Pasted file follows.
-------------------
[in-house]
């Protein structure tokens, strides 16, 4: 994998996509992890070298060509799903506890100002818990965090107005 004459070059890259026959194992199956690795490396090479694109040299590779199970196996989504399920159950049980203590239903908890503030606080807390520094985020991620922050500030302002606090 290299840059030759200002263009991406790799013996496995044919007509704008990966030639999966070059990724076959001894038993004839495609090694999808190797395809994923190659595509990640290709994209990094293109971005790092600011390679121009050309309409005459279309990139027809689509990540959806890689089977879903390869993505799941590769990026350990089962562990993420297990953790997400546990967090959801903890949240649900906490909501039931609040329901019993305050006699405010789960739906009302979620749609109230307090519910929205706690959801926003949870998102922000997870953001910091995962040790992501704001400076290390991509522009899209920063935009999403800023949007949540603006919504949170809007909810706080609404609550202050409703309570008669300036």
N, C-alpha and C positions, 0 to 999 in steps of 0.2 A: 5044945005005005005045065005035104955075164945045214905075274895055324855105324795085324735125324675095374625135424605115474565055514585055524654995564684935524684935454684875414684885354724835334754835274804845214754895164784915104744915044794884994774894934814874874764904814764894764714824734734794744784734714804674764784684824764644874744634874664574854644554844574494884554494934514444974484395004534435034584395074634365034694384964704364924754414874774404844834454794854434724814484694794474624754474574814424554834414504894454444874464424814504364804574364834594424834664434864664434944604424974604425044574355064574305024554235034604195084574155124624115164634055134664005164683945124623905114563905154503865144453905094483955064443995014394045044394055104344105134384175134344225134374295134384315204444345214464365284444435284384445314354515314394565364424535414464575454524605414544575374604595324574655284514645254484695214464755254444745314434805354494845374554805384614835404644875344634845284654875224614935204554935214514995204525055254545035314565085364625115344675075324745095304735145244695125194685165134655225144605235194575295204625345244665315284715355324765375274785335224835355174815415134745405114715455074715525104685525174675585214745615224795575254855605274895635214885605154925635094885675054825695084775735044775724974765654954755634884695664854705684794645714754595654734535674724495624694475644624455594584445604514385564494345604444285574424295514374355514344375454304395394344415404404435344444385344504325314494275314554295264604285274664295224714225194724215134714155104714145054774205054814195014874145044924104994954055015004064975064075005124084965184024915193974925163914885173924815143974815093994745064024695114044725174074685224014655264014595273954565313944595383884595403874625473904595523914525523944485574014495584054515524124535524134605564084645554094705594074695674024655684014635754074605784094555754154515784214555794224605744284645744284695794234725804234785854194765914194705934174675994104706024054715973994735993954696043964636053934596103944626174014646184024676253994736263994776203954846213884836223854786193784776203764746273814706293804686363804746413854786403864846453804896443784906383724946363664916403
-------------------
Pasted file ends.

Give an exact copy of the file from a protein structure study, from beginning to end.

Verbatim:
[in-house]
């Protein structure tokens, strides 16, 4: 994998996509992890070298060509799903506890100002818990965090107005 004459070059890259026959194992199956690795490396090479694109040299590779199970196996989504399920159950049980203590239903908890503030606080807390520094985020991620922050500030302002606090 290299840059030759200002263009991406790799013996496995044919007509704008990966030639999966070059990724076959001894038993004839495609090694999808190797395809994923190659595509990640290709994209990094293109971005790092600011390679121009050309309409005459279309990139027809689509990540959806890689089977879903390869993505799941590769990026350990089962562990993420297990953790997400546990967090959801903890949240649900906490909501039931609040329901019993305050006699405010789960739906009302979620749609109230307090519910929205706690959801926003949870998102922000997870953001910091995962040790992501704001400076290390991509522009899209920063935009999403800023949007949540603006919504949170809007909810706080609404609550202050409703309570008669300036």
N, C-alpha and C positions, 0 to 999 in steps of 0.2 A: 5044945005005005005045065005035104955075164945045214905075274895055324855105324795085324735125324675095374625135424605115474565055514585055524654995564684935524684935454684875414684885354724835334754835274804845214754895164784915104744915044794884994774894934814874874764904814764894764714824734734794744784734714804674764784684824764644874744634874664574854644554844574494884554494934514444974484395004534435034584395074634365034694384964704364924754414874774404844834454794854434724814484694794474624754474574814424554834414504894454444874464424814504364804574364834594424834664434864664434944604424974604425044574355064574305024554235034604195084574155124624115164634055134664005164683945124623905114563905154503865144453905094483955064443995014394045044394055104344105134384175134344225134374295134384315204444345214464365284444435284384445314354515314394565364424535414464575454524605414544575374604595324574655284514645254484695214464755254444745314434805354494845374554805384614835404644875344634845284654875224614935204554935214514995204525055254545035314565085364625115344675075324745095304735145244695125194685165134655225144605235194575295204625345244665315284715355324765375274785335224835355174815415134745405114715455074715525104685525174675585214745615224795575254855605274895635214885605154925635094885675054825695084775735044775724974765654954755634884695664854705684794645714754595654734535674724495624694475644624455594584445604514385564494345604444285574424295514374355514344375454304395394344415404404435344444385344504325314494275314554295264604285274664295224714225194724215134714155104714145054774205054814195014874145044924104994954055015004064975064075005124084965184024915193974925163914885173924815143974815093994745064024695114044725174074685224014655264014595273954565313944595383884595403874625473904595523914525523944485574014495584054515524124535524134605564084645554094705594074695674024655684014635754074605784094555754154515784214555794224605744284645744284695794234725804234785854194765914194705934174675994104706024054715973994735993954696043964636053934596103944626174014646184024676253994736263994776203954846213884836223854786193784776203764746273814706293804686363804746413854786403864846453804896443784906383724946363664916403